You Can Go Back To Stealing Music Now

Looks like the RIAA has finally realized that treating customers like criminals isn’t the best strategy in the world. According to the Wall Street Journal (via Slashdot) they are ending their campaign of suing individual file sharers to focus on working with ISPs to reduce illegal sharing. As much as I like to rip the heck out of the RIAA and MPAA for their draconian views on copyright and enforcement, it really is stealing if you snag something off a file sharing network. Like most people in college I was into the Napster thing for a bit, but quickly realized it was wrong, and I stopped using it. Heck, a friend’s dad who was an FBI agent had her download music for him; that’s how new the concept was and how much it snapped our usual social mores. But I will admit, here and now, to downloading digital content I already legally access when DRM restrictions interfere with my use of that content. It’s not something I do very often, but I have no qualms about heading to the Pirate Bay and grabbing an episode of a TV show my TiVo won’t let me transfer to my phone (mostly the hi def stuff), I’ll even rent movies, rip them, watch them once on my iPhone, then delete them. If the media companies interfere with my existing rights, I’m more than happy to circumvent them. I still pay for all my music, movies, and television, and in exchange I use all my technical skills to maintain my rights. Share:

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Friday Summary: The 2008 Finale- 12-19-2008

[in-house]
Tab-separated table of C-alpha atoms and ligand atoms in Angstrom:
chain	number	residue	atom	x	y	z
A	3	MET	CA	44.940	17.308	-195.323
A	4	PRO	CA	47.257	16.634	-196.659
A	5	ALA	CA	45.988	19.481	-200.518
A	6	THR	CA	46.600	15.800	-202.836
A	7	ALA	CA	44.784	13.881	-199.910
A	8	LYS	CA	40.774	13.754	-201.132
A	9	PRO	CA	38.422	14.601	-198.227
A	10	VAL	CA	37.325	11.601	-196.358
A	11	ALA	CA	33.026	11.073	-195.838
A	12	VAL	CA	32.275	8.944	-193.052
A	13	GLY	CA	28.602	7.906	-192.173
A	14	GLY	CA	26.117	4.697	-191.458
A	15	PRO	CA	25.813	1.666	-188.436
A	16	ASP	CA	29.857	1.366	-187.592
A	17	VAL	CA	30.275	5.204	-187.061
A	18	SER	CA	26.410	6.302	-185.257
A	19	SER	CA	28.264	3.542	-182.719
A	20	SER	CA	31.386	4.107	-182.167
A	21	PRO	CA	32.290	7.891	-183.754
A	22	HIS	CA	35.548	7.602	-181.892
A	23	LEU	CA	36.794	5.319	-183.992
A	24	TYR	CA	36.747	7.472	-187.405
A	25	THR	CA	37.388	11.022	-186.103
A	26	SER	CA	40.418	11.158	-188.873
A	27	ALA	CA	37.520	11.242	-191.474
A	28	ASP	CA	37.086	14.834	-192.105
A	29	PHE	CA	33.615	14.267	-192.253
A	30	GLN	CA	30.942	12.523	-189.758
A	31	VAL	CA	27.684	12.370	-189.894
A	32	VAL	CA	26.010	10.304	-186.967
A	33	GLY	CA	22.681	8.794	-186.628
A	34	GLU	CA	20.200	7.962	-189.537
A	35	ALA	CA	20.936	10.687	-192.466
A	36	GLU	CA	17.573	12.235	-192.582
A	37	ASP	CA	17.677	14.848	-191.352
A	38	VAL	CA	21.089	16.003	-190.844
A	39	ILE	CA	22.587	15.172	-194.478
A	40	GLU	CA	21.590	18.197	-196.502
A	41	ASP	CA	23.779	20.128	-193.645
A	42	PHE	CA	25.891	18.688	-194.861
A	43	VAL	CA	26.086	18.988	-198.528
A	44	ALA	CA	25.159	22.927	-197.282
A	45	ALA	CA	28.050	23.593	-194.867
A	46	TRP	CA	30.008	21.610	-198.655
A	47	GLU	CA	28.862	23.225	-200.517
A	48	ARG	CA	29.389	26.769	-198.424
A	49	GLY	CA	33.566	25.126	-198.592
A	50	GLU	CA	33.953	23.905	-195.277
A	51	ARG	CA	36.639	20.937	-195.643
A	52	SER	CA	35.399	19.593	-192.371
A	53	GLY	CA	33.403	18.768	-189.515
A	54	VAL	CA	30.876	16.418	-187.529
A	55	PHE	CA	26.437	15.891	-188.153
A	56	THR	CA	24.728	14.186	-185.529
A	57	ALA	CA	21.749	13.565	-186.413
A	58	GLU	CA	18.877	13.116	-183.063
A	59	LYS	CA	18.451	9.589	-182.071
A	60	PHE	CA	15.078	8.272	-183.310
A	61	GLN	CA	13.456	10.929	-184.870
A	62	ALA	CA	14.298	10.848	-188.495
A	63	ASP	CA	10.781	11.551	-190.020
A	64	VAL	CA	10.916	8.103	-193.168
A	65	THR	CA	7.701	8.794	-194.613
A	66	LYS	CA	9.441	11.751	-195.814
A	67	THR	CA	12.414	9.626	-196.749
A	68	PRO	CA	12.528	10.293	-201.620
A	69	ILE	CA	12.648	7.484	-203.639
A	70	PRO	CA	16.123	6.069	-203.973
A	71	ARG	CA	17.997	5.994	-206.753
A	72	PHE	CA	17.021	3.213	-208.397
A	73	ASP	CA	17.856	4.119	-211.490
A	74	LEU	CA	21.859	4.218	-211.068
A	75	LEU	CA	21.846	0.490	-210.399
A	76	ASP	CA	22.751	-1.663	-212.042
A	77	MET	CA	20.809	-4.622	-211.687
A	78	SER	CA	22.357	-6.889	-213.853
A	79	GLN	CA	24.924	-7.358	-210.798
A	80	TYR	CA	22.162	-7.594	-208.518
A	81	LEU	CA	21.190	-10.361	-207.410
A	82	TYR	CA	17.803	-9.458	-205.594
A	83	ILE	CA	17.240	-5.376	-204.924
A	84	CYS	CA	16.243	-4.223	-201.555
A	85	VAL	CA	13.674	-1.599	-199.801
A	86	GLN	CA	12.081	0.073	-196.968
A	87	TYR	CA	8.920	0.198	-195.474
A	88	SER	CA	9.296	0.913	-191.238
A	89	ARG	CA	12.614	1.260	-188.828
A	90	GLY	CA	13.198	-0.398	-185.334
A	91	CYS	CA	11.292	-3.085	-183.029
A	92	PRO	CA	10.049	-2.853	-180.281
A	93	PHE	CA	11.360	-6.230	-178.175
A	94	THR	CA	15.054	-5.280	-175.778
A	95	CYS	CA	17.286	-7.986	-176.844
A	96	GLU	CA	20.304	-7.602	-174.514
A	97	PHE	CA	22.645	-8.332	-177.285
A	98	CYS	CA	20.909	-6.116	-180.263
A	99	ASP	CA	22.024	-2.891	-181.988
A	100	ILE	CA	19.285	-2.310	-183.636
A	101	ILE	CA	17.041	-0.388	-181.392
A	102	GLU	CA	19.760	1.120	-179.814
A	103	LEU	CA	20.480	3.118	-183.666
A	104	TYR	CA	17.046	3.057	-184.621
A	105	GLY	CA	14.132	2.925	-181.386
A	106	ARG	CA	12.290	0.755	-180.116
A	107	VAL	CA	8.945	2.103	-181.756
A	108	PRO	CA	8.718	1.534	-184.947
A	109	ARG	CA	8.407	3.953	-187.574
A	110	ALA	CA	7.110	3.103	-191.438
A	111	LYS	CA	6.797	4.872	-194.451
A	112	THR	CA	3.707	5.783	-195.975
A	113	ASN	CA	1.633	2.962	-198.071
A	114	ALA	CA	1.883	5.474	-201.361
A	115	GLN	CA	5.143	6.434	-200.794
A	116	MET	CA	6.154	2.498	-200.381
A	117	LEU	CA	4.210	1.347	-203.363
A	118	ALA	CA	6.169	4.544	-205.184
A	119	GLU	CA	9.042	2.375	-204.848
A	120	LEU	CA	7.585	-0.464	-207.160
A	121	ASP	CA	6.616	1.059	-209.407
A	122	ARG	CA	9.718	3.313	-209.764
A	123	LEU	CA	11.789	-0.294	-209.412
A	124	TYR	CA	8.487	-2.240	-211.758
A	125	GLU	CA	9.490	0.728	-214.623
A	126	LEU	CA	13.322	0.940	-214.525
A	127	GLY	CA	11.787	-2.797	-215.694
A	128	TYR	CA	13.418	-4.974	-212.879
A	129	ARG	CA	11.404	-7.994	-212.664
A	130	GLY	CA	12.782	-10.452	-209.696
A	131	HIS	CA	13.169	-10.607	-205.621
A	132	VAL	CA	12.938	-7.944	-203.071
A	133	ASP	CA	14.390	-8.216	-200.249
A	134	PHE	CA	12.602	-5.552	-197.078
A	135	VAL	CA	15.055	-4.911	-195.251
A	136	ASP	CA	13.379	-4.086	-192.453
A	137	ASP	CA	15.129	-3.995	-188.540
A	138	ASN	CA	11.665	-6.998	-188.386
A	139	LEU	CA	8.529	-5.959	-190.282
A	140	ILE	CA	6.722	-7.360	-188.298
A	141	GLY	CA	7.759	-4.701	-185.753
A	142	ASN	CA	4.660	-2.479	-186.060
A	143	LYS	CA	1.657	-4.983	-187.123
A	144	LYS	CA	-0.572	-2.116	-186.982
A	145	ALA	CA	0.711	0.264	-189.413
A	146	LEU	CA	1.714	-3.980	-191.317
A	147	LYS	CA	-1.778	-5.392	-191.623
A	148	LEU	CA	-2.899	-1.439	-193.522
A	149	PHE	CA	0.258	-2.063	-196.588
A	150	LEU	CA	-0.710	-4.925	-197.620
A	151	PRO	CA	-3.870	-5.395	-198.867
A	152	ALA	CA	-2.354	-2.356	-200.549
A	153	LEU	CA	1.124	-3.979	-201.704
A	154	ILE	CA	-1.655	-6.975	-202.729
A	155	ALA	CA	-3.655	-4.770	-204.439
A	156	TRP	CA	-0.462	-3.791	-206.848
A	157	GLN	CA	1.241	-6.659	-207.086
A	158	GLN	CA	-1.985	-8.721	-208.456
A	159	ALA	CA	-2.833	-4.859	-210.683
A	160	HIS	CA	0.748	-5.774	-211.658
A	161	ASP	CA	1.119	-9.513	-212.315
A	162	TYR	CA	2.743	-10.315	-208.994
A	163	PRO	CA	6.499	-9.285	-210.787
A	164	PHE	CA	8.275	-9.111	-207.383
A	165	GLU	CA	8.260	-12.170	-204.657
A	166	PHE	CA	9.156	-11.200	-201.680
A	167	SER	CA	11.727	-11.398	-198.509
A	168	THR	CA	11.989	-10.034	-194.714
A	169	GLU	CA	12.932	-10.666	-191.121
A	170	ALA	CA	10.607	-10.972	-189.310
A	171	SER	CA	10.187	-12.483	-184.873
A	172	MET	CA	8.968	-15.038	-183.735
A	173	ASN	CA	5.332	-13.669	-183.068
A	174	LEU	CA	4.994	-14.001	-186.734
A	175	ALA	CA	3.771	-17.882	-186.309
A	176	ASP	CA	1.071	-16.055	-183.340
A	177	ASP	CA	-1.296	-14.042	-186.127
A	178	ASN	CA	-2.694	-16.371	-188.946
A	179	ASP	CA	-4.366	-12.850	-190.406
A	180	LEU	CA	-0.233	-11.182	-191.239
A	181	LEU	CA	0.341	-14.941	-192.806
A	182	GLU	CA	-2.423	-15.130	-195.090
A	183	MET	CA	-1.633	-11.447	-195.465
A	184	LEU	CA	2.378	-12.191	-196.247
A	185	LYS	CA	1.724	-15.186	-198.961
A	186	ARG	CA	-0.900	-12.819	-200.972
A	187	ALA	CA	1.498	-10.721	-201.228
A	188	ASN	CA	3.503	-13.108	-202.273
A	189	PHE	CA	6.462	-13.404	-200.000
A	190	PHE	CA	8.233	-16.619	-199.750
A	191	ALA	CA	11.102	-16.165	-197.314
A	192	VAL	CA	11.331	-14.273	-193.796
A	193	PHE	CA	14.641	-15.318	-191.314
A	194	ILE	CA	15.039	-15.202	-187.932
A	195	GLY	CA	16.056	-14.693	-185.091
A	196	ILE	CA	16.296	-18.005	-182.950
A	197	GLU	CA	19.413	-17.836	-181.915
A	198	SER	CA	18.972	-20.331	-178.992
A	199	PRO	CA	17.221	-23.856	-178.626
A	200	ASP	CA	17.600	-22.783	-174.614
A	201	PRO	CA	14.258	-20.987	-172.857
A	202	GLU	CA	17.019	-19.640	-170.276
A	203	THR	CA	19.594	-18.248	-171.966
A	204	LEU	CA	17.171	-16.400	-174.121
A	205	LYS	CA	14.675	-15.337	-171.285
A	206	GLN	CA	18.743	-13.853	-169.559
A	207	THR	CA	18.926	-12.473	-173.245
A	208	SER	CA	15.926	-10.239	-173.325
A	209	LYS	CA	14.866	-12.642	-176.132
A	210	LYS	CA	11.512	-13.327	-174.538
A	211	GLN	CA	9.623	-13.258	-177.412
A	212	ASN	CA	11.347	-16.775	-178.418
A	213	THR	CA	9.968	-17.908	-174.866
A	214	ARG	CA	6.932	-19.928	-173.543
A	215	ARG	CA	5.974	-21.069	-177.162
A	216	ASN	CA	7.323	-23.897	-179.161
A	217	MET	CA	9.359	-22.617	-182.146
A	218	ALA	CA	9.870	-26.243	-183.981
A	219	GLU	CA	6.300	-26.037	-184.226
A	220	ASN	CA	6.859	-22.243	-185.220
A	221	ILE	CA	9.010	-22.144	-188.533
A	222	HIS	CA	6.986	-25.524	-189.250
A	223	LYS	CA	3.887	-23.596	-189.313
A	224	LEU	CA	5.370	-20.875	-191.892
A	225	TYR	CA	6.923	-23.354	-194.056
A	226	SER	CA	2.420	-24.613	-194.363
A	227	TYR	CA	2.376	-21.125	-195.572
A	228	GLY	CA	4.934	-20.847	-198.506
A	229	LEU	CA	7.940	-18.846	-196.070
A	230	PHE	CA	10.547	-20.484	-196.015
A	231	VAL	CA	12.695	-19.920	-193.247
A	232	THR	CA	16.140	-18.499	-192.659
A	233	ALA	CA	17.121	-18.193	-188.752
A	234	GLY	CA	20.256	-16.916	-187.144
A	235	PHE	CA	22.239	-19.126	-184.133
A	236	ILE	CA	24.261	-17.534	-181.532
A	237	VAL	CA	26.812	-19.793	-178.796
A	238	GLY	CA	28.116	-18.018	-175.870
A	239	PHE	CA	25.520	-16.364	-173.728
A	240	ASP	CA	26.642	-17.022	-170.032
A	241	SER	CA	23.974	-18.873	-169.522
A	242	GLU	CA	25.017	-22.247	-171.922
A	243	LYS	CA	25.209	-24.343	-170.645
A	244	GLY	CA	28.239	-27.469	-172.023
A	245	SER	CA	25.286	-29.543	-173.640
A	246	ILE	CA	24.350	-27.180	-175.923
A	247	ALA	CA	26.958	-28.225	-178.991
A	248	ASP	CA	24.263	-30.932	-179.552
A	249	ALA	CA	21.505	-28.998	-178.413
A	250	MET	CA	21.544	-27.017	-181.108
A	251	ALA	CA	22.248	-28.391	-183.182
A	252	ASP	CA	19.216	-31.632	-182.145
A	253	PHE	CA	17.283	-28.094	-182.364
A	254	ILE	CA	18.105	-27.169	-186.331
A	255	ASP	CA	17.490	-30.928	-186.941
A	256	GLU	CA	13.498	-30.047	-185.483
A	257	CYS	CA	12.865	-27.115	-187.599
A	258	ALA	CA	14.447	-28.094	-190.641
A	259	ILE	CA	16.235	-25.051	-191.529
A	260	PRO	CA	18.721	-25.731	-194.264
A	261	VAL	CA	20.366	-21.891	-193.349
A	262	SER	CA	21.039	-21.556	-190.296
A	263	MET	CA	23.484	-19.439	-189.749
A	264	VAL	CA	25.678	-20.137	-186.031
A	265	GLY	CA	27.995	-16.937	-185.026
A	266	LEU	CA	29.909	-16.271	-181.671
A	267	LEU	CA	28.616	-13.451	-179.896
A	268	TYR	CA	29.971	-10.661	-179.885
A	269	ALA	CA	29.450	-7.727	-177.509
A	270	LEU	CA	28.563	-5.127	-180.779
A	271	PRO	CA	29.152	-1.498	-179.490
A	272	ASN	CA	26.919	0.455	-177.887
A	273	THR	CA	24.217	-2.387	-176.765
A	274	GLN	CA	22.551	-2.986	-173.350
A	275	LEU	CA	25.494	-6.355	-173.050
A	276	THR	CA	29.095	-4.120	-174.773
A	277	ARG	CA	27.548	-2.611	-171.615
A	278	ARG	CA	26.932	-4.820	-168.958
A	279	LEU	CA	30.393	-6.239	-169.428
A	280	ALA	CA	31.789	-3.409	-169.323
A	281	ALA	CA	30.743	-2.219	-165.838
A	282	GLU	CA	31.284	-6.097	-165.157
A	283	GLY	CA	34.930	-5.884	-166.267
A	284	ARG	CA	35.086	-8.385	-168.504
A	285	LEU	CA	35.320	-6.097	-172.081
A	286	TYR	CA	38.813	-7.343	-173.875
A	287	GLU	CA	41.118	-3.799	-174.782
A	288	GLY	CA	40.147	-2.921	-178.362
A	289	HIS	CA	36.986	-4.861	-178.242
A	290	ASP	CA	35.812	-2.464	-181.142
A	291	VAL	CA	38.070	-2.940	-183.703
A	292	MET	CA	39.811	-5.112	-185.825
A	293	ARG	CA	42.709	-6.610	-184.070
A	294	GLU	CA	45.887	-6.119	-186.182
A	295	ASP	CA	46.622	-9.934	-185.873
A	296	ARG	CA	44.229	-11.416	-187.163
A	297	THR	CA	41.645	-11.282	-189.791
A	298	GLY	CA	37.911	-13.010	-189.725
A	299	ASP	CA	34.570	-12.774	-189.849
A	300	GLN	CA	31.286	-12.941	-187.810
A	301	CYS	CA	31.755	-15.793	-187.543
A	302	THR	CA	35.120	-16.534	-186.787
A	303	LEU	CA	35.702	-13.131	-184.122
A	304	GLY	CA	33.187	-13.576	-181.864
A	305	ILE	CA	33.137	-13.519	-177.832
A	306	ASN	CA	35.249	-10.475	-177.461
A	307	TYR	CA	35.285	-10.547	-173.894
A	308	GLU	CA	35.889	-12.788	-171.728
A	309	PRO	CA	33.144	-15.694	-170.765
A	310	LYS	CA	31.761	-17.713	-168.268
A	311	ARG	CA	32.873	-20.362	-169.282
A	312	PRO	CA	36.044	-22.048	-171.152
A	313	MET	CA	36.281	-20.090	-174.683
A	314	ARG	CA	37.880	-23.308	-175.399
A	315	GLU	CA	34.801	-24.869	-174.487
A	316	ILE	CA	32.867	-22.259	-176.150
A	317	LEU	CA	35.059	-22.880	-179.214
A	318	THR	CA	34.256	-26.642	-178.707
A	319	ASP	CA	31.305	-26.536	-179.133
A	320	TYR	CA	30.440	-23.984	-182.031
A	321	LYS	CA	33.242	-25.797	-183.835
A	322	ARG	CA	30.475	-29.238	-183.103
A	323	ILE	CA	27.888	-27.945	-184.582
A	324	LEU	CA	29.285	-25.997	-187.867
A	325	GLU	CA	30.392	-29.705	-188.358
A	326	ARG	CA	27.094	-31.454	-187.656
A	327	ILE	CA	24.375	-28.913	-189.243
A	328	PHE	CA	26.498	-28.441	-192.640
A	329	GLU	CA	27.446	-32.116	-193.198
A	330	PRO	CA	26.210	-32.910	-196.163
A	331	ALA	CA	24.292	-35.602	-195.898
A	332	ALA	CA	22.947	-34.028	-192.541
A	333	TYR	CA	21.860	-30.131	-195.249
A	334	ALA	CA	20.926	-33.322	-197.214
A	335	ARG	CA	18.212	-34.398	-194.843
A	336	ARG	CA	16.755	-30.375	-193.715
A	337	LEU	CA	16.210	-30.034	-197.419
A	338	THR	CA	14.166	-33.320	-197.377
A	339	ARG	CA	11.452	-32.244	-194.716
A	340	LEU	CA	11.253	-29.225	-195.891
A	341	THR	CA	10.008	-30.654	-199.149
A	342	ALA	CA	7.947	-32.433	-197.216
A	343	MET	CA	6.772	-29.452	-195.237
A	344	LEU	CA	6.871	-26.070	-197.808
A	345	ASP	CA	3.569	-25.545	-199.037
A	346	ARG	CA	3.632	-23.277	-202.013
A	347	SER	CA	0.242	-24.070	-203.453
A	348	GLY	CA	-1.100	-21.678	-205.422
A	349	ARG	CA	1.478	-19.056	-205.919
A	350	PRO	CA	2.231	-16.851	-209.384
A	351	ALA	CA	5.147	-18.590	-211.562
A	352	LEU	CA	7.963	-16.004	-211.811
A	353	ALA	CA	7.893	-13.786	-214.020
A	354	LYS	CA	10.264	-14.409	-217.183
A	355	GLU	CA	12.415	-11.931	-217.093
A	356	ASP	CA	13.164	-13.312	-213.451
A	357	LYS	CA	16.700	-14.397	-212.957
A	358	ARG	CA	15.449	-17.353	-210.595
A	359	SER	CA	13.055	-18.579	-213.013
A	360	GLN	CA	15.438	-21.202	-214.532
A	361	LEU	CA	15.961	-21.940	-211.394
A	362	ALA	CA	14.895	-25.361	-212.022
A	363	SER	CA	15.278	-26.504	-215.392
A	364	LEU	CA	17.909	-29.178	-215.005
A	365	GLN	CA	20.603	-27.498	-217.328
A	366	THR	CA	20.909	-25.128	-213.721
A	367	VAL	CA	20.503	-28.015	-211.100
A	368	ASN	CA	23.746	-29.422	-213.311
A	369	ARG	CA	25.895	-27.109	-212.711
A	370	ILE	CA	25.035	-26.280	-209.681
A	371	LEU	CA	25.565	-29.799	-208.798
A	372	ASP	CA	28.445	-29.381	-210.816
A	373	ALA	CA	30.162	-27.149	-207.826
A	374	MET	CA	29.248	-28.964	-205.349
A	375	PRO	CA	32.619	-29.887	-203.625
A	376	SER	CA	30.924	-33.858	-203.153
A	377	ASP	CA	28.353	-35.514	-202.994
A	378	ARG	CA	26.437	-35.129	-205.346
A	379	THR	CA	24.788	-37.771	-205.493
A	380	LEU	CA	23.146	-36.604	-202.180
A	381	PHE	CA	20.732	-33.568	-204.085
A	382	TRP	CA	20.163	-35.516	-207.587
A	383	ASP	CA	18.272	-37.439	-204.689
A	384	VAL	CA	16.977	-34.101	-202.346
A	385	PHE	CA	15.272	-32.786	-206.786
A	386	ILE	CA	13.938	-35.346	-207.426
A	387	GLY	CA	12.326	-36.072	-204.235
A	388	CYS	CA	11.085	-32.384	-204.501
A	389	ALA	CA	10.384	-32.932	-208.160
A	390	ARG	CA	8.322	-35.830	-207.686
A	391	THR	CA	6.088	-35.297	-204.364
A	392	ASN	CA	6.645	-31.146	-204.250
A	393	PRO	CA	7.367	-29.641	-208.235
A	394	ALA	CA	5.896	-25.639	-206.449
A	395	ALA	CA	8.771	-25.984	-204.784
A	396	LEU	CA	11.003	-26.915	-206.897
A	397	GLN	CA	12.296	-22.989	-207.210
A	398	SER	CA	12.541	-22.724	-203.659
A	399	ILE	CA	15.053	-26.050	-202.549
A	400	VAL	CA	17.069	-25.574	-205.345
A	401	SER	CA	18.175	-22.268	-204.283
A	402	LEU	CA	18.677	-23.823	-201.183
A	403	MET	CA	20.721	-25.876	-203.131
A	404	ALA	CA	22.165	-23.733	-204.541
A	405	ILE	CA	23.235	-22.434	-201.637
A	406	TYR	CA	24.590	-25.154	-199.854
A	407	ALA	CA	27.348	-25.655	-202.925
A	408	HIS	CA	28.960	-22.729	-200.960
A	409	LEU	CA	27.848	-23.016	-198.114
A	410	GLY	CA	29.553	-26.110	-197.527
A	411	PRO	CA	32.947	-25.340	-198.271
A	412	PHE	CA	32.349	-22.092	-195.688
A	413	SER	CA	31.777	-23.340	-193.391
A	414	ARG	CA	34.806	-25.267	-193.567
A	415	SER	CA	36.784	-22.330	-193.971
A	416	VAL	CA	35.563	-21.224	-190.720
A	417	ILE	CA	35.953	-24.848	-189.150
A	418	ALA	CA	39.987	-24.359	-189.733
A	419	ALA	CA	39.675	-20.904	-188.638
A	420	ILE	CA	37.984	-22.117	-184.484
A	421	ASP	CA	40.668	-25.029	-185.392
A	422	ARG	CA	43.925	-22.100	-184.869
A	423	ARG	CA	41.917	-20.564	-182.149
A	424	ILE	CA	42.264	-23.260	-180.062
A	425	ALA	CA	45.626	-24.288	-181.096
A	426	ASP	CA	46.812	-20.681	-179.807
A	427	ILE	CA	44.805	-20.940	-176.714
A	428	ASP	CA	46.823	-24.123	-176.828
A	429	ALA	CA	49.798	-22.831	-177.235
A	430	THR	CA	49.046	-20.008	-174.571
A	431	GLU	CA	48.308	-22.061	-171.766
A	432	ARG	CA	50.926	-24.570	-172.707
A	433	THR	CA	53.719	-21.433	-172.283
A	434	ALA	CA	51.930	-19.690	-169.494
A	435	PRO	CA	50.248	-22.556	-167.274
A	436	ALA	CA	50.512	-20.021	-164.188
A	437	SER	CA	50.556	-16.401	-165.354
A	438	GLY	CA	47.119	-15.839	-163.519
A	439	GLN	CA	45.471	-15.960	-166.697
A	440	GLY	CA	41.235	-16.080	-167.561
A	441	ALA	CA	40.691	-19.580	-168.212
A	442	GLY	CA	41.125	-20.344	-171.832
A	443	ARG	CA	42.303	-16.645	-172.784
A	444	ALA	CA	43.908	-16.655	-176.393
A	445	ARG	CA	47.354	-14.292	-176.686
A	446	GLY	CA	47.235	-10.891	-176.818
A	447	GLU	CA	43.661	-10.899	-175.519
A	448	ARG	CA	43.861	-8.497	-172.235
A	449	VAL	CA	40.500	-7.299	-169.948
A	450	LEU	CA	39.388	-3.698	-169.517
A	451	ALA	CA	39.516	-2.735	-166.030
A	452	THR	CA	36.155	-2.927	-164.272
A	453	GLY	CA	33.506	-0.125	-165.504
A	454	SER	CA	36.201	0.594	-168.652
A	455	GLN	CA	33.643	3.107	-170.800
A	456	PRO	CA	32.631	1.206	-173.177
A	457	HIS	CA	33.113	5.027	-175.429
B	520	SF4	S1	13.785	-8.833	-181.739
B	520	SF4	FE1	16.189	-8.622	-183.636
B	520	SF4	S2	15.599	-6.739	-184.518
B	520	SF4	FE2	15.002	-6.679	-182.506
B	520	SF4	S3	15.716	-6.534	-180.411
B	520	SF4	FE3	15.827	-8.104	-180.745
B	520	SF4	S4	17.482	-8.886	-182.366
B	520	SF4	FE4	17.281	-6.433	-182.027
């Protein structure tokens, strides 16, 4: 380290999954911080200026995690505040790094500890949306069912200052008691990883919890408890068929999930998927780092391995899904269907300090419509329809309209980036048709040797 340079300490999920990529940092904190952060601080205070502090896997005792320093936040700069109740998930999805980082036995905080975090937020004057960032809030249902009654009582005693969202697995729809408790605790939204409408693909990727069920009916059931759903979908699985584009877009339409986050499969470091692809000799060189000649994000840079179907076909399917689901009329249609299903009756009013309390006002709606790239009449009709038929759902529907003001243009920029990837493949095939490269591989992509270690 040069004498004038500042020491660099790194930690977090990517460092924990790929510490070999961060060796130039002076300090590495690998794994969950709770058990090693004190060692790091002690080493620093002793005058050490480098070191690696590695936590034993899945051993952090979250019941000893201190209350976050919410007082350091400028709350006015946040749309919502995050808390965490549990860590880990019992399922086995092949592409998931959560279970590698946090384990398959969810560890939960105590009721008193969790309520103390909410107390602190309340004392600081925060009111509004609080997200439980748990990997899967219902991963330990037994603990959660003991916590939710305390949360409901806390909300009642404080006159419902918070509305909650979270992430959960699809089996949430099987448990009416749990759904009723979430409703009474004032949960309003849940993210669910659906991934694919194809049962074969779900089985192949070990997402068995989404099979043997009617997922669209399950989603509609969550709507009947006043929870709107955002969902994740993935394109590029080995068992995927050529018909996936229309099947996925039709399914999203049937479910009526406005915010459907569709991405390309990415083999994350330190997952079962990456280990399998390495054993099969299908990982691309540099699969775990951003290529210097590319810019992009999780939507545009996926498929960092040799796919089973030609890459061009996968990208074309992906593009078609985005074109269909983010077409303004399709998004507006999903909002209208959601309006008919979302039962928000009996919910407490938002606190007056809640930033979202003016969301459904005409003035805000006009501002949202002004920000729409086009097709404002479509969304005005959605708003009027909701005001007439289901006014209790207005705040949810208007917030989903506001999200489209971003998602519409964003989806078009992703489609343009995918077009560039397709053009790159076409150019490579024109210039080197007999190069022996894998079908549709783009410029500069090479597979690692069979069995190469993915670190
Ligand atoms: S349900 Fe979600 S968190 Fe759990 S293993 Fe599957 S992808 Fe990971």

This will be our last Friday Summary for 2008. This afternoon Adrian and I are off to The Office for our Securosis Annual Staff Festivus Party (sorry Chris, but we can drunk dial you if that makes you feel included). 2008 has been an incredibly wild ride. When it started I was just a solo consultant that wasn’t even calling myself an analyst anymore, and wasn’t certain where I wanted to take things. In January I ran a half marathon on a bad knee that mysteriously felt better after the race, but in February I went in for shoulder surgery that I’m still struggling to recover from. Over the summer, Adrian joined Securosis and we moved firmly back into the analyst column. As the year closes we’ve published a ton of free content, multiple vendor-neutral whitepapers, spoken at everything from RSA, to SOURCE Boston, to DefCon, and a few TechTarget and MISTI events (including a show in Moscow), given over a dozen webcasts, and, to be honest, had a heck of a lot of fun in the process. We’ve written articles for everyone from Macworld to Dark Reading, been interviewed by… well, pretty much everyone else, and enjoyed more than a few frothy beverages with our industry friends. For two skinny guys (and a part-time editor/UNIX guru, also skinny) running a small company we really couldn’t have asked for more. We’ve decided to give back, and we’ll announce more on that next week. And 2009 is looking even crazier. In February we’ll be adding a new staff member, the exact date, gender, length, and weight are still undetermined (if he or she is over 8 lbs, my wife might kill me). We’re also completely redesigning our website as we continue to expand things a bit. This site started as just my personal blog, and as we keep pumping out content it isn’t nearly as well suited as it was at the beginning. The blog won’t change, but we’re going to make content more accessible and start loading up new kinds of materials- like videos of our conference presentations. We’re also really going to push forward with the ideas of totally transparent and open research. We’re not idiots, and we don’t intend on competing with Gartner, Forrester, and the other large firms, but we still love what we do and think there’s plenty of room for us little guys (and our combined weight is pretty low, not that that’s relevant). We have more flexibility than they do, and you can expect no bullshit research that’s focused on in-depth, practical advice to help you with specific projects. We already have two programs planned- Pragmatic PCI, and Pragmatic Database Security (we’ll have to charge for those, since we have to keep the dogs, cats, and other little ones fed). Finally, we have some new media, social media, and community stuff in the works. Okay- I realize that all sounded like marketing junk, but I think we’re allowed to be excited about what we’ve done, and what we have planned, from time to time. We are incredibly thankful for the opportunities and support you’ve all given us. And as a preview, here’s the official premier of our new logo (it will look better on the new site template): Have a wonderful holiday season. We’ll be reducing our posting volume a bit over the holidays, but stay tuned for the end of our web application series and a few other treats. Here is the week’s security summary: Webcasts, Podcasts, Outside Writing, and Conferences: The Network Security Podcast is a little shorter this week as we finish off the year. As an aside, Martin and I would like to apologize for our recent audio difficulties. We narrowed it down to a bad sound card on Martin’s side, and are changing our recording process for higher quality (we’ll be moving to double-ended recording). Via NetworkWorld, I gave a webcast for Oracle on Database Security for Security Professionals. It targets security pros who may be new to databases, and the replay is available here. I talked with Forbes about antivirus scanners. I debunked some FUD by Bit9 on automatic software updates in enterprises for LinuxInsider. IT departments can turn them off, so I don’t see what the problem is. Adrian talked database security with eWeek. Adrian on log management for Someone named Adrian Lane is into otters. It’s the UK, so probably a different guy, but we’ll take all the press we can get. Favorite Securosis Posts: Rich: Part 6 of our Building a Web Application Security Program. We really want to get this series (and the eventual paper) right, so any feedback, comments, and (especially) criticisms are very much appreciated. Adrian: While my practical experience has come to the same set of conclusions, finding meaning is groups of anonymous statistical patterns to justify database security is a black art I don’t care to dabble in. < p>Favorite Outside Posts: {Adrian editorial}- I have been following the series of posts between Alan Shimmel and Andy the IT Guy (links below). They are touching on the very heart of the sales process and common friction between the IT gatekeeper and the salesman. But I thought they both danced around the key point. The sales guy is doing his job by pushing as hard as he can to get the deal done without pissing everyone off to the point the organization gets fed up and will no longer work with you. A good sales guy knows there is always a deal if they can overcome objections (price, support, consultative assistance, etc) because they would not be talking if the need was not there. However buyers buy from people they know, like, and trust, and trampling the gatekeeper is a good way to make enemies. Alan’s comment “Try putting yourself in the other’s shoes to better understand what is involved. Common courtesy and respect would be a good place to start” cuts both ways. Seems to me the sales guy